The modern context of cloud computing and the shift from monolithic platforms to cloud native microservices started around 2006. The Waterfall model’s evolution to Devops and then DevSecOps further exemplifies the ever-changing dynamics of software development. 

Ever since cloud native started picking speed, several industry experts have held onto the argument that it will fail. While it’s true that cloud-native platforms will continue evolving, a large majority of developers agree that it’s here to stay because it solves most world problems while reducing cost. Its major contributors to cost reduction include improved machine utilization, autoscaling, and lower cost per machine. 

Secondly, containerization, which is expected to be the future of software development, is increasingly implementing microservices. Importantly, microservices are by far best suited to cloud native applications for several reasons, including the ability to scale down components relative to demand. 

That being said, any organization that plans to meet the needs of its customers while putting up with the competition should abandon its traditional infrastructure and start planning for cloud migration.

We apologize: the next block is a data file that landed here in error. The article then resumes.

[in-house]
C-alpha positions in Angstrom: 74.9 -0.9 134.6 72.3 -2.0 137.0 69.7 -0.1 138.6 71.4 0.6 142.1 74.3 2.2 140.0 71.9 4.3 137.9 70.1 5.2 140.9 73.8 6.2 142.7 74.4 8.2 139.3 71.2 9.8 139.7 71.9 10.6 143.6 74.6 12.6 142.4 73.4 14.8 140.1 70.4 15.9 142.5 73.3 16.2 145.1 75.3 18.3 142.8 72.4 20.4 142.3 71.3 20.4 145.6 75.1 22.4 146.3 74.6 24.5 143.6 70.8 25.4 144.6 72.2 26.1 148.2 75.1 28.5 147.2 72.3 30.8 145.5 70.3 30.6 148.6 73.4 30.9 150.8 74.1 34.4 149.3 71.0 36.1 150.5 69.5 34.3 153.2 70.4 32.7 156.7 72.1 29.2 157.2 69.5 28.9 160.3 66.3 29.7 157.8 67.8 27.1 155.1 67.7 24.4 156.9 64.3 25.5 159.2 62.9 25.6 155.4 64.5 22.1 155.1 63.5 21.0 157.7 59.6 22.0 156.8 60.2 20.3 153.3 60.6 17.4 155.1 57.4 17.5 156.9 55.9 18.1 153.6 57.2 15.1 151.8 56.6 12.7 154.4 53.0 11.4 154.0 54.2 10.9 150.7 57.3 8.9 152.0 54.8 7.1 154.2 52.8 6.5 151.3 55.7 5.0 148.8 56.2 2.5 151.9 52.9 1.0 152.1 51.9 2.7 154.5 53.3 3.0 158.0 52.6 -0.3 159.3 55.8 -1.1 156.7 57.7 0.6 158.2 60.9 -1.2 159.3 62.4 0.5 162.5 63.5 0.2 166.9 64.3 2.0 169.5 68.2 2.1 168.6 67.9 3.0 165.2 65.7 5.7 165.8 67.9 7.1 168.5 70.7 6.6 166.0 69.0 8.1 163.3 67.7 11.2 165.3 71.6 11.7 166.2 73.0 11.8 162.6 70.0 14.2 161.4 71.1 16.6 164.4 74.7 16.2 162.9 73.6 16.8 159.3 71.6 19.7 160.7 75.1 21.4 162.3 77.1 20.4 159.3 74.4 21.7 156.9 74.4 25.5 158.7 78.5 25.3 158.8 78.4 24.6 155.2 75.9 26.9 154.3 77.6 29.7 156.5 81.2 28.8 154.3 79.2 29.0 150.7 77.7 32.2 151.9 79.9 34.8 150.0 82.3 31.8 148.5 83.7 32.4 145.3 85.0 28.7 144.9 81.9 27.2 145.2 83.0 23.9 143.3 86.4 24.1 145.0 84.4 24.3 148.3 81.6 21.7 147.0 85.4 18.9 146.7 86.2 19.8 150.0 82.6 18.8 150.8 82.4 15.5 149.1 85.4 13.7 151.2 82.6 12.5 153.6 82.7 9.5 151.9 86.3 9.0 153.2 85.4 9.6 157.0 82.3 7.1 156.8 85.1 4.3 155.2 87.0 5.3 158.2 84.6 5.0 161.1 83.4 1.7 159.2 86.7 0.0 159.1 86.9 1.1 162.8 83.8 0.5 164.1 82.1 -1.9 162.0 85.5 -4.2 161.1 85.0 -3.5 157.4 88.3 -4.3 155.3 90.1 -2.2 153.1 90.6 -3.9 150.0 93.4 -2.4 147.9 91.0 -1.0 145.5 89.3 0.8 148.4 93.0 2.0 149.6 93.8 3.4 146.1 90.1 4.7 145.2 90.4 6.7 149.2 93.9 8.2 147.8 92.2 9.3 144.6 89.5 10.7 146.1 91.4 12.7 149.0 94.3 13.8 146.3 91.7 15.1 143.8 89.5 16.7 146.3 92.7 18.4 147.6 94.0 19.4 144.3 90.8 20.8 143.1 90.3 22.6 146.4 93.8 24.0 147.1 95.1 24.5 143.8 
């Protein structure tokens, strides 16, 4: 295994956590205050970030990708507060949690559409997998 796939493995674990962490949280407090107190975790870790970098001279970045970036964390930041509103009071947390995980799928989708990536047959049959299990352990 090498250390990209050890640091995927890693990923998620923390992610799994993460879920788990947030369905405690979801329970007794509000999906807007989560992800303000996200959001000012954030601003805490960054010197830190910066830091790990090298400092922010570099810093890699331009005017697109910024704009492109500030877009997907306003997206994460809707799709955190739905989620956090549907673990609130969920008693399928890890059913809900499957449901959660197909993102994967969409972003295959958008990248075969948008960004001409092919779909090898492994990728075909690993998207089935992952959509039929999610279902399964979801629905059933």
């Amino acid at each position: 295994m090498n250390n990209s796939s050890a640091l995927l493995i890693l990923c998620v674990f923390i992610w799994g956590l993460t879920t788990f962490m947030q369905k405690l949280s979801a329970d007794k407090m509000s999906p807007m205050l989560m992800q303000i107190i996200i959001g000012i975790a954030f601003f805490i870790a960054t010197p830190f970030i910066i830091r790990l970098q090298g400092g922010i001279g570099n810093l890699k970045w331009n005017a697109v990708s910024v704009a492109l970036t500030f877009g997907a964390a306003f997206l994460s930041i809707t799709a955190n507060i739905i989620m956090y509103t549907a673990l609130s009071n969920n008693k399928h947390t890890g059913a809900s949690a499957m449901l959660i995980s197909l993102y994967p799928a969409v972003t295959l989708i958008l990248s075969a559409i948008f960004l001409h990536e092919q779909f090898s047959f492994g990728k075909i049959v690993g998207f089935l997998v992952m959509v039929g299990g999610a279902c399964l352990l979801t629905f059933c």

3. Security is a Huge Issue  

Like other developing IT trends in the software development lifecycle, security remains a significant hindrance for businesses that are planning to adopt cloud native technology.

As application security technologies get more complex, cyberattacks are also taking new forms and becoming potentially more disastrous. This makes it critical for any organization that seeks to adopt a cloud native approach to define its overall security posture. There is also the need to understand the security challenges that this approach adds to the software development infrastructure and possible remedies.

Let’s explore some of the security challenges that businesses face in this new environment;

i) The need to implement DevSecOps when configuring both application and cloud infrastructure is a complex one.

ii) Organizations have to restructure their security policies according to the new objectives that cloud-driven applications create.

iii) The new cloud environment expands the potential attack surface besides creating additional vulnerabilities. Consequently, the available security control tools and measures cannot keep pace with the rapidly changing environment.